"The invitation has been issued and accepted and I see no reason to change that," Foreign Minister Boris Johnson told BBC radio.
Prime Minister Theresa May, asked by The Sun newspaper whether the controversial trip would go ahead, answered "Yes."
But Khan, in an interview with AFP, reiterated his view that the invitation was "premature".
"State visits are given to world leaders who have had distinguished service, who have a track record," he said.
"In the circumstances where Donald Trump as president had a Muslim ban, had changed the policies of the USA, the longstanding policies around refugees, in the circumstances where many British people disagree with many of Donald Trump's policies, we shouldn't be having a state visit," he said.
Khan said the United States and Britain were "close allies" and they should continue to work closely together.
"But one of the things about a special relationship, it's like having a best friend -- you stand shoulder-to-shoulder with them in times of adversity but you call them out when they're wrong, and you tell them when they are wrong. And I think on many, many things, Donald Trump is wrong," he said.
State visits are considered top-level events typically honouring visitors with banquets, speeches to lawmakers and business chiefs and an audience with Queen Elizabeth II.
May made the invitation to Trump just seven days after he took office, a decision that prompted accusations that Britain, its global influence set to be weakened by Brexit, was kowtowing to the new US leader.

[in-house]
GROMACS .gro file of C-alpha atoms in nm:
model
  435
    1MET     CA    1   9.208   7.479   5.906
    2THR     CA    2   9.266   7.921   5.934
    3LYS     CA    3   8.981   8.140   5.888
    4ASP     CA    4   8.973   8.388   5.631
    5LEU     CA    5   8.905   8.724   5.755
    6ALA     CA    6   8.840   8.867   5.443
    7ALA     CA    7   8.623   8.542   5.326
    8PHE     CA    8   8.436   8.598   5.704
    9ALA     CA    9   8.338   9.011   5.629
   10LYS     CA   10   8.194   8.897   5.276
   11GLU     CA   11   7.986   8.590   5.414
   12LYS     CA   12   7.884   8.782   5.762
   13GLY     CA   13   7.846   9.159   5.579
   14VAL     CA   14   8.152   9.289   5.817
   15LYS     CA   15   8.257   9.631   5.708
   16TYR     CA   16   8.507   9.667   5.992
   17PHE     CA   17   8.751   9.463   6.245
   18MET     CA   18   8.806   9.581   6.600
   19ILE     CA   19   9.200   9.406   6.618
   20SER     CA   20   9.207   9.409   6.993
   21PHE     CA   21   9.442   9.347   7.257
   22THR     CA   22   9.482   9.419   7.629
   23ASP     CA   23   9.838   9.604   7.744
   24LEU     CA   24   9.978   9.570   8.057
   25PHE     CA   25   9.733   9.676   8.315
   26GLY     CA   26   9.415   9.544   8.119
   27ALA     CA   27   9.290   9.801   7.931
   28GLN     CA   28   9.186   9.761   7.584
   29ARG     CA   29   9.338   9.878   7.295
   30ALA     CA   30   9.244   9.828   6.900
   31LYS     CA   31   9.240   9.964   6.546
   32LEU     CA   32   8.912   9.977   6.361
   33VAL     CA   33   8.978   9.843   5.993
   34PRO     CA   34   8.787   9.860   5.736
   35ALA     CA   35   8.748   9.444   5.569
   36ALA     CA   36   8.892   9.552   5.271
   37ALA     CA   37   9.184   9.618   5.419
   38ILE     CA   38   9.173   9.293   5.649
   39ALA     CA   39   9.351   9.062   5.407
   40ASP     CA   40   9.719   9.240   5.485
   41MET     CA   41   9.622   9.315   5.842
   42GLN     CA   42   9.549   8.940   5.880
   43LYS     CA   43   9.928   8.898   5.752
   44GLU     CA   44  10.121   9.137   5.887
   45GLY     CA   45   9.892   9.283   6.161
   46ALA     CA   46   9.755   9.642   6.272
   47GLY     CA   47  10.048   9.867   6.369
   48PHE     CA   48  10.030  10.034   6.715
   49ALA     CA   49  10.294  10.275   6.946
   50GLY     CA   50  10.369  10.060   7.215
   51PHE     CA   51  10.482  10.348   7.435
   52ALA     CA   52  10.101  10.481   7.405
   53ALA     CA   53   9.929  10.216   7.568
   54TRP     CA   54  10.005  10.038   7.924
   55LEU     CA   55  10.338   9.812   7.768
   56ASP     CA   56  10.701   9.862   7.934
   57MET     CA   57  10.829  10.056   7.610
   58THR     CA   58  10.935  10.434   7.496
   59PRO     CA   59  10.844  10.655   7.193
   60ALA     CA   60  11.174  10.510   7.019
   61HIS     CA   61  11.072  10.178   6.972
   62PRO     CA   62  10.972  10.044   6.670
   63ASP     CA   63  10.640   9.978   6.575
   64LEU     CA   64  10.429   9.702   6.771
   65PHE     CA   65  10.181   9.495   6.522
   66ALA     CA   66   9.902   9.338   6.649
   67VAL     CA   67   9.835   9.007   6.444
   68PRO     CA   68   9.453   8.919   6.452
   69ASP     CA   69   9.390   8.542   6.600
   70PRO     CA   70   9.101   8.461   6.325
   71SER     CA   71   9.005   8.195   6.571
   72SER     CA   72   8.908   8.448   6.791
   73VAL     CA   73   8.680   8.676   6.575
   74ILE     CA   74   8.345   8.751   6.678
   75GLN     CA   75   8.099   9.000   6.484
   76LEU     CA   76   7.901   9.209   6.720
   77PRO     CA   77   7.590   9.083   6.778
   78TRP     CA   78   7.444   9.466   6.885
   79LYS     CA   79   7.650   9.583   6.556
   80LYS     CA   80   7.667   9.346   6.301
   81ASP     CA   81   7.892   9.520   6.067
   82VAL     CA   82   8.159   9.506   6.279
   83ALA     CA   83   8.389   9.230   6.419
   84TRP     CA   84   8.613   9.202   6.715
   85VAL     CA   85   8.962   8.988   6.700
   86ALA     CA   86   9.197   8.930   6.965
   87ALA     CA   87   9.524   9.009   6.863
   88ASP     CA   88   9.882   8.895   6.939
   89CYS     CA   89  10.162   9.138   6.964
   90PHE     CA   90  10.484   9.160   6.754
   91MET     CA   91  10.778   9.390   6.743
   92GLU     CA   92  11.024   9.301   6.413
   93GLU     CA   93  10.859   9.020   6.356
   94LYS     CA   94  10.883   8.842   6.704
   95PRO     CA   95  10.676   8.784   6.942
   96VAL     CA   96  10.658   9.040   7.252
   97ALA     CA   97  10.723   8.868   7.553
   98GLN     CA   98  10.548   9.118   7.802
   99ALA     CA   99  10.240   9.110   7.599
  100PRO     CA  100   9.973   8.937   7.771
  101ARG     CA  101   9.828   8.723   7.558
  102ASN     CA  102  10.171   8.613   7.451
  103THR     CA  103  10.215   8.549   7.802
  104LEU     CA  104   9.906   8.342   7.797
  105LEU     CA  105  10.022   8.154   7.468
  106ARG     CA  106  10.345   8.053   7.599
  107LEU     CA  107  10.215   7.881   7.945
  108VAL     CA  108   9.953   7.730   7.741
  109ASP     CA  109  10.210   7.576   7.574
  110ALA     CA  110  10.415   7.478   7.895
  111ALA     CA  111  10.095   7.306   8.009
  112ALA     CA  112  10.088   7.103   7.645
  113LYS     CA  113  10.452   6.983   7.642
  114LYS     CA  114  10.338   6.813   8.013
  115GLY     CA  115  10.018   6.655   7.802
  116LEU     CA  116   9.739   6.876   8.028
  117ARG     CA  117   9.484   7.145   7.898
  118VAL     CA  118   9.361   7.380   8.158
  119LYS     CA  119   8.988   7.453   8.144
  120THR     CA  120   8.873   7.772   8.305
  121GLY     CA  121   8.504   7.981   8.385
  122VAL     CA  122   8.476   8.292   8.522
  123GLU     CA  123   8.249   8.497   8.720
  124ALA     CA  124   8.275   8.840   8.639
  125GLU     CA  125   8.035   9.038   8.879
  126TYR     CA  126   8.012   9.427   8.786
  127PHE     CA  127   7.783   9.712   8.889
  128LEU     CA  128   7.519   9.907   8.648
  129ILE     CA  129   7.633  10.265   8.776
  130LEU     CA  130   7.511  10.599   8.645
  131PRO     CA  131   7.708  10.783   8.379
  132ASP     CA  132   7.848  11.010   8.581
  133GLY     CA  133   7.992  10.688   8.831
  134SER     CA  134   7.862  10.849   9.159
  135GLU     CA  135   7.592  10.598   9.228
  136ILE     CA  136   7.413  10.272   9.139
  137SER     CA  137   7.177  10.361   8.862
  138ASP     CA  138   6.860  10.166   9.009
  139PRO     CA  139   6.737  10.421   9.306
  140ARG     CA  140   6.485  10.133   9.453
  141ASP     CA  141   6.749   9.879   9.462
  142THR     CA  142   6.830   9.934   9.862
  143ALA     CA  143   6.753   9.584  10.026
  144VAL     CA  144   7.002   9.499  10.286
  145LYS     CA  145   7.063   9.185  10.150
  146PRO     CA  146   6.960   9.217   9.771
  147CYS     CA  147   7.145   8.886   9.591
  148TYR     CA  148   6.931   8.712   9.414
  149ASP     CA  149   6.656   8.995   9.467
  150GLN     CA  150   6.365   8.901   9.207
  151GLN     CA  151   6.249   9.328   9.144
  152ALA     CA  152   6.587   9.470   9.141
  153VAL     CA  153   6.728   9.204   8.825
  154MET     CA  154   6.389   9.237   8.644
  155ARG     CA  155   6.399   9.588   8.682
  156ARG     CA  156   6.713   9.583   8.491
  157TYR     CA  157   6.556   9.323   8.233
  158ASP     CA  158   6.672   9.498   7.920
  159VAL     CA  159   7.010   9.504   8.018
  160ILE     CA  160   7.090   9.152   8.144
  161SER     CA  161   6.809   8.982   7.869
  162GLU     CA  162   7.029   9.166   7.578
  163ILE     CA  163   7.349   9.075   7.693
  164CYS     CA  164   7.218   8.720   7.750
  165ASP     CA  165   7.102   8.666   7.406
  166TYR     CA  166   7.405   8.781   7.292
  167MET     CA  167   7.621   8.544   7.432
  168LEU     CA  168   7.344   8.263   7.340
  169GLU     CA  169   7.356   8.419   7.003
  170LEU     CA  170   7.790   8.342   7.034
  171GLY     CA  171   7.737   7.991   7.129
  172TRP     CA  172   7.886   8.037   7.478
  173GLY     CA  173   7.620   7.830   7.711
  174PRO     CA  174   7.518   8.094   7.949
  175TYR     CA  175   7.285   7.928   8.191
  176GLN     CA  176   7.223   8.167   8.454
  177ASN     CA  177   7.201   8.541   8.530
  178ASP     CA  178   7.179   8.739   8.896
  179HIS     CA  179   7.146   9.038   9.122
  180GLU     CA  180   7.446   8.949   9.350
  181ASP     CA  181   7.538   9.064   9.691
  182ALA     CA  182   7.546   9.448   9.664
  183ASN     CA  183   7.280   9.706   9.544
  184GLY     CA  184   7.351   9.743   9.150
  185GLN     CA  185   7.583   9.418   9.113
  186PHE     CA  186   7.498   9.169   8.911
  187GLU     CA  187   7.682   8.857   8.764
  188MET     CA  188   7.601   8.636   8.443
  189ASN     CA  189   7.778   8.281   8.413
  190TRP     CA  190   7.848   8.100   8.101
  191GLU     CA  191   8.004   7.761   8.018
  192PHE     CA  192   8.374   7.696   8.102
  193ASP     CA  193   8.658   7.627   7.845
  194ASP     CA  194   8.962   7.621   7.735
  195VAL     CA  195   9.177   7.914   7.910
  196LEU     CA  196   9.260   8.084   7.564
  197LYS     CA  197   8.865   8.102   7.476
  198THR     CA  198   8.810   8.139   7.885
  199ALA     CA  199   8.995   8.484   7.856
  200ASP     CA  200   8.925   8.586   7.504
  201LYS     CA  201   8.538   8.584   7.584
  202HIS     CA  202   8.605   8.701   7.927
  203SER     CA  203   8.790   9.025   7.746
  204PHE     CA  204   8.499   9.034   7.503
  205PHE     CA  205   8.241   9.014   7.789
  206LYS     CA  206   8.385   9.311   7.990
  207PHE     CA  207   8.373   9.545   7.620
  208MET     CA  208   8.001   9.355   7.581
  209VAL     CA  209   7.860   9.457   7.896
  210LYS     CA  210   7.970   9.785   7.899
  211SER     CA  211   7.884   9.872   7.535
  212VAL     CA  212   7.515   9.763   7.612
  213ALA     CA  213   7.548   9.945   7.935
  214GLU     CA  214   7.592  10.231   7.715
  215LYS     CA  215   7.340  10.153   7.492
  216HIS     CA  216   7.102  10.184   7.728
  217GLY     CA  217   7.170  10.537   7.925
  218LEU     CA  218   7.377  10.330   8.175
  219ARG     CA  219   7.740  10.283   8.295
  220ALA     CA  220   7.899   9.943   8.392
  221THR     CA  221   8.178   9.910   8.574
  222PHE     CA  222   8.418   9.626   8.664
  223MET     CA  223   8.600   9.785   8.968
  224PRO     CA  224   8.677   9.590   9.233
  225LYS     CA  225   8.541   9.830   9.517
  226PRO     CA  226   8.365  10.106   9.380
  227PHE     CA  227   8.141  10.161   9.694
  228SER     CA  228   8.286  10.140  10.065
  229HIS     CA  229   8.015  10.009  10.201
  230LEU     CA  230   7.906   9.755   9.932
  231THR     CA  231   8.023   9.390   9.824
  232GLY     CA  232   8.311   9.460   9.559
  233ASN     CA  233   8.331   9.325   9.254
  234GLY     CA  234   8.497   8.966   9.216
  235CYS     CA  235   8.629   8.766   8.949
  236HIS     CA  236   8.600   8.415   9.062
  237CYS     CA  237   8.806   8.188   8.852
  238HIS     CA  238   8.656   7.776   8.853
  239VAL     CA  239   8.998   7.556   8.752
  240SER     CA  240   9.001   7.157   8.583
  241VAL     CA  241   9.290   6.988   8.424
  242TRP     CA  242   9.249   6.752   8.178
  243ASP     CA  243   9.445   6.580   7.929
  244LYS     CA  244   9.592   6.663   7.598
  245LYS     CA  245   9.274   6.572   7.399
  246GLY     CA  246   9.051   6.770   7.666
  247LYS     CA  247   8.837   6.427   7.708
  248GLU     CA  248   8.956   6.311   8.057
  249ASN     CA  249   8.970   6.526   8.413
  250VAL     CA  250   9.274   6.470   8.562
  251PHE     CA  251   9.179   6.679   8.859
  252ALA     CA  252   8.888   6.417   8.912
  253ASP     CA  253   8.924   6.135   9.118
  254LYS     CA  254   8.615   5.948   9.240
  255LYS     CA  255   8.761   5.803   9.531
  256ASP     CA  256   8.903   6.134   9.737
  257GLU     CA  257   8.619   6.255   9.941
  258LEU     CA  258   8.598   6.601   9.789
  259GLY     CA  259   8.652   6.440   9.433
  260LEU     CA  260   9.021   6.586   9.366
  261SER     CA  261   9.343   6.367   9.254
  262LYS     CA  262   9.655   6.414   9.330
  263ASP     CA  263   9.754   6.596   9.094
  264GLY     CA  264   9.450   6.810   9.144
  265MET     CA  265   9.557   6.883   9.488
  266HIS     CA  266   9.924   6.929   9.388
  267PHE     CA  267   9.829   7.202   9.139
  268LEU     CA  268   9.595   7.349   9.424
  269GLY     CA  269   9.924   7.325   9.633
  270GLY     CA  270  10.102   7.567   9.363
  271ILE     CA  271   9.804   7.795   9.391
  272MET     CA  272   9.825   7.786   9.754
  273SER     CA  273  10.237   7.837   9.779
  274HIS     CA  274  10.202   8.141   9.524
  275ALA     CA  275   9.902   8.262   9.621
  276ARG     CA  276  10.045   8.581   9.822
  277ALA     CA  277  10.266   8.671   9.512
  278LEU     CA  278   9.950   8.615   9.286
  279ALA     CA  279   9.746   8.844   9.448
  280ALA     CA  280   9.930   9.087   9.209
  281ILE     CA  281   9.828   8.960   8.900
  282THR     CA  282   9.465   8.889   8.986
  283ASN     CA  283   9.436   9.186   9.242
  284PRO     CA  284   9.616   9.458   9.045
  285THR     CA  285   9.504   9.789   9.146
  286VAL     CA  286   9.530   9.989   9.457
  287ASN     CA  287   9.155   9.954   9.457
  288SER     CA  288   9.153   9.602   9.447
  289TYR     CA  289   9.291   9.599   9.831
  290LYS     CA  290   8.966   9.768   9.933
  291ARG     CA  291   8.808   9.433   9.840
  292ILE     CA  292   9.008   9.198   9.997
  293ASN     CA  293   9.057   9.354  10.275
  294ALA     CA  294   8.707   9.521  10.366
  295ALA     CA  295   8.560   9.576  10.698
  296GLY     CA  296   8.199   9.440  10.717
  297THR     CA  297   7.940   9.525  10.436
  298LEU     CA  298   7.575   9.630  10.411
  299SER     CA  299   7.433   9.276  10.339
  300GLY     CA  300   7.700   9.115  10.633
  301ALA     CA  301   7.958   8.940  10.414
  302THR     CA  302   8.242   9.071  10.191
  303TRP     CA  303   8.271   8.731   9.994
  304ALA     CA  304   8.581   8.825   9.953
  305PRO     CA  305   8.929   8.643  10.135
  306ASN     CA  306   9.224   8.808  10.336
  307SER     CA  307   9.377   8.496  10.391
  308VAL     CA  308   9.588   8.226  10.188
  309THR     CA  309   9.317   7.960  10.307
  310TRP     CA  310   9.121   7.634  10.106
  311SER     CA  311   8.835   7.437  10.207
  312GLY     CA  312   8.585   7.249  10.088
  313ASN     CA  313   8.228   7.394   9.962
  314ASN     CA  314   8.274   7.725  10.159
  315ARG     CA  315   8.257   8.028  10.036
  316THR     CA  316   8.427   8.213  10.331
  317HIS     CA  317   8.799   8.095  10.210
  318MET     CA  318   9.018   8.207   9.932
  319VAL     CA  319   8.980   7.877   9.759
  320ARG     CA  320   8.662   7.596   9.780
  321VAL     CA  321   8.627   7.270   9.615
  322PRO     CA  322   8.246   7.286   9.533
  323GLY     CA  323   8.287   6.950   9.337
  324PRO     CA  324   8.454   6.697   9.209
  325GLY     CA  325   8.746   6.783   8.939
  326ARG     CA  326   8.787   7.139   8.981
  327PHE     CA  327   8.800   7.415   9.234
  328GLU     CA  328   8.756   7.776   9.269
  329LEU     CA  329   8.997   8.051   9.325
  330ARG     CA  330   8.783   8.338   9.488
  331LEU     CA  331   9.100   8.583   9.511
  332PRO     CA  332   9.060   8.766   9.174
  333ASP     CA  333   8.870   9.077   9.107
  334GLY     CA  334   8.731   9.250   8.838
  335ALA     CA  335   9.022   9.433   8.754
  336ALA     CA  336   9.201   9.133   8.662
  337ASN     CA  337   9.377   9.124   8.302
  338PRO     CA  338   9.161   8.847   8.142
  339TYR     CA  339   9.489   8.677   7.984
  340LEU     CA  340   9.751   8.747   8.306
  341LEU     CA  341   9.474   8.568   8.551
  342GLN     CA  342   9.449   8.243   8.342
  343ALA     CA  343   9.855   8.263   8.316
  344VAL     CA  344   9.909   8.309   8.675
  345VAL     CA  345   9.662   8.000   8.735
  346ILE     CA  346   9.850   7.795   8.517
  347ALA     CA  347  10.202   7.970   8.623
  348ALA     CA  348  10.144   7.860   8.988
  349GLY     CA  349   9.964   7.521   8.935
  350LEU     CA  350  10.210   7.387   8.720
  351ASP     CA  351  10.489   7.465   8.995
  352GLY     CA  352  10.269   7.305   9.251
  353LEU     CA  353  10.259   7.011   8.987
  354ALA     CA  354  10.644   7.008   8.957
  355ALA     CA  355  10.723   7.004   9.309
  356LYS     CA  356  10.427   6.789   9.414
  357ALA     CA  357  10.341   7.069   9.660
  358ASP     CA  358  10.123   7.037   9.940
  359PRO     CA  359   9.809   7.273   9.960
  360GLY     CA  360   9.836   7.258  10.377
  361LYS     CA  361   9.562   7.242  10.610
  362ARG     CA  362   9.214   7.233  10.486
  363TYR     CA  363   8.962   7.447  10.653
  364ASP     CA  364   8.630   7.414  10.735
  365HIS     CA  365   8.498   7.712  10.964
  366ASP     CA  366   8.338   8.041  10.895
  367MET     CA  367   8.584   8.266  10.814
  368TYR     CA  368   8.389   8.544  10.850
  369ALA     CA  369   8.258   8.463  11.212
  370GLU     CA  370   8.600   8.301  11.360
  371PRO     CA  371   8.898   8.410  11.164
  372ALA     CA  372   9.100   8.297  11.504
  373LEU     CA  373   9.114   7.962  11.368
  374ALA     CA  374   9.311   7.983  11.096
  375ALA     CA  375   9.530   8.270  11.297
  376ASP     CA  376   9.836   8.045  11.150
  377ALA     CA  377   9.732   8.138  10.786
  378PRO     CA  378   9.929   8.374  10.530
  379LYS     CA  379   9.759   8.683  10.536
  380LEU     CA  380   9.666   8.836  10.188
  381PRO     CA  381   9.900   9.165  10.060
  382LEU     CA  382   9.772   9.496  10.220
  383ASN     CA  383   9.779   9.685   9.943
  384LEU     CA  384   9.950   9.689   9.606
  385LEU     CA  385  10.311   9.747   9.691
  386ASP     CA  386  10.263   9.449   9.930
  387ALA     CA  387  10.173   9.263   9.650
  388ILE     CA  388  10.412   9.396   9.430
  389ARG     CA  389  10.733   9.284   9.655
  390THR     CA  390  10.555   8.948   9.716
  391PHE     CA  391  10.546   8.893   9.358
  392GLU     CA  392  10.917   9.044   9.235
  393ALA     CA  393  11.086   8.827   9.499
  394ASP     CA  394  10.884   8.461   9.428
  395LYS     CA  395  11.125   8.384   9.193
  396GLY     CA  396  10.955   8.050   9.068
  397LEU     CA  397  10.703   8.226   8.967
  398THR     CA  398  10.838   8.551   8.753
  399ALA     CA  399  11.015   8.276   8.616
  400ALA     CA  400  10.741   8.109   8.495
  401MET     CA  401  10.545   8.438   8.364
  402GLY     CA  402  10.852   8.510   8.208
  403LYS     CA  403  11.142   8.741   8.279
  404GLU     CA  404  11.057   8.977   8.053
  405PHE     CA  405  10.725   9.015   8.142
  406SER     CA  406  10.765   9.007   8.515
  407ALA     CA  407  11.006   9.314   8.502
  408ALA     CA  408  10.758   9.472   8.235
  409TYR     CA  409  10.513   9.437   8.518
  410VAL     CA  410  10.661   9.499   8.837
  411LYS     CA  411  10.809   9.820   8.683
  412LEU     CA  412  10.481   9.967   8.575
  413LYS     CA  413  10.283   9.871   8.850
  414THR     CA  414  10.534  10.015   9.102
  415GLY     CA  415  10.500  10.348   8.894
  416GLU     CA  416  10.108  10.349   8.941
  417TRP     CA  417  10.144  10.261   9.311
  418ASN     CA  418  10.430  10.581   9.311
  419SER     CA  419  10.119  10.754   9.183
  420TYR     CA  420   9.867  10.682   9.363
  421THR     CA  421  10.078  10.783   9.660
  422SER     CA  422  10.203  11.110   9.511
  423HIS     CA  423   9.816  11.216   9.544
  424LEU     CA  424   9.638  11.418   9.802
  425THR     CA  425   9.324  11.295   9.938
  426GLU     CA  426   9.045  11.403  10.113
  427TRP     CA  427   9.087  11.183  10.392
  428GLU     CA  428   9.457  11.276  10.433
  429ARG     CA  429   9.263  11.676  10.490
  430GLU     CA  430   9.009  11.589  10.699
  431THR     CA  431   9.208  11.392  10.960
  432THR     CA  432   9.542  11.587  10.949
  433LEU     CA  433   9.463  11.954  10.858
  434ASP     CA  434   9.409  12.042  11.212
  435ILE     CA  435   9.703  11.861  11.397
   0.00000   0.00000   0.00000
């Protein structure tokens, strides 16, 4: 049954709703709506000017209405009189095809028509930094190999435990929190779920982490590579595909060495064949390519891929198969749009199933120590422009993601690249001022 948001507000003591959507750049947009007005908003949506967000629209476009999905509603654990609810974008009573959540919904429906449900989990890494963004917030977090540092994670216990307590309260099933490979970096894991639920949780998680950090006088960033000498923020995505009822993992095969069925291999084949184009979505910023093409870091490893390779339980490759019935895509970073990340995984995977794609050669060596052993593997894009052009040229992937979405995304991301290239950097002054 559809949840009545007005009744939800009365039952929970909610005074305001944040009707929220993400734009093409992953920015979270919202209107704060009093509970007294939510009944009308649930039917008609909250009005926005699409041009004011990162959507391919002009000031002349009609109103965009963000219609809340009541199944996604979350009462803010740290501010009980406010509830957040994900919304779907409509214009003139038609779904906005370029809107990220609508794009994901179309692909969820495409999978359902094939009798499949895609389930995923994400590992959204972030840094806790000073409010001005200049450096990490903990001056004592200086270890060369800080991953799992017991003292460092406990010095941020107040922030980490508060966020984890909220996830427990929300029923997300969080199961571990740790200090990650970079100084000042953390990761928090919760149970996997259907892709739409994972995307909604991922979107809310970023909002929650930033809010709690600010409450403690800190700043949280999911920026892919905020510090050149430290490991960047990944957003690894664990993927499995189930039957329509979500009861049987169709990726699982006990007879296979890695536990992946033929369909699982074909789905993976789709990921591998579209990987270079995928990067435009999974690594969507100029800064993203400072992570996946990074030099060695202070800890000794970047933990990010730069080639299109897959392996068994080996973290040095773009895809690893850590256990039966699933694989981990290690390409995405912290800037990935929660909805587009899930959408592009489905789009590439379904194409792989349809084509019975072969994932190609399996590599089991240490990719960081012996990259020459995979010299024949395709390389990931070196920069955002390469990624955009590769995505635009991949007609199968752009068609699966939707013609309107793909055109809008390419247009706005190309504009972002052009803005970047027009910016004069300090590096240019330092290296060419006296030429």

By contrast, May's predecessor David Cameron gave the invitation to the-president Barack Obama more than a year into his administration.
More than 1.8 million people have signed an online petition saying Trump should not make the state visit as it "could cause embarrassment" to the monarch.
In other comments, May and Johnson both defended Khan for his reassurances to Londoners after the attacks.
Trump, in a series of tweets, lashed Khan's handling of the Saturday night terror attack, mocking the mayor for telling the public there was "no reason to be alarmed" over armed police on the streets.
The US president then dismissed criticism that he had taken Khan's remarks out of context, accusing Khan of coming up with a "pathetic excuse" to defend himself.
"I think Donald Trump is wrong in what he said about Sadiq Khan in the aftermath of the London Bridge attack," May said at a press conference on the campaign trail ahead of Thursday's election.
Johnson said separately: "He is entirely right to say what he said to reassure people of his city about the presence of armed officers on the streets."
(Except for the headline, this story has not been edited by NDTV staff and is published from a syndicated feed.)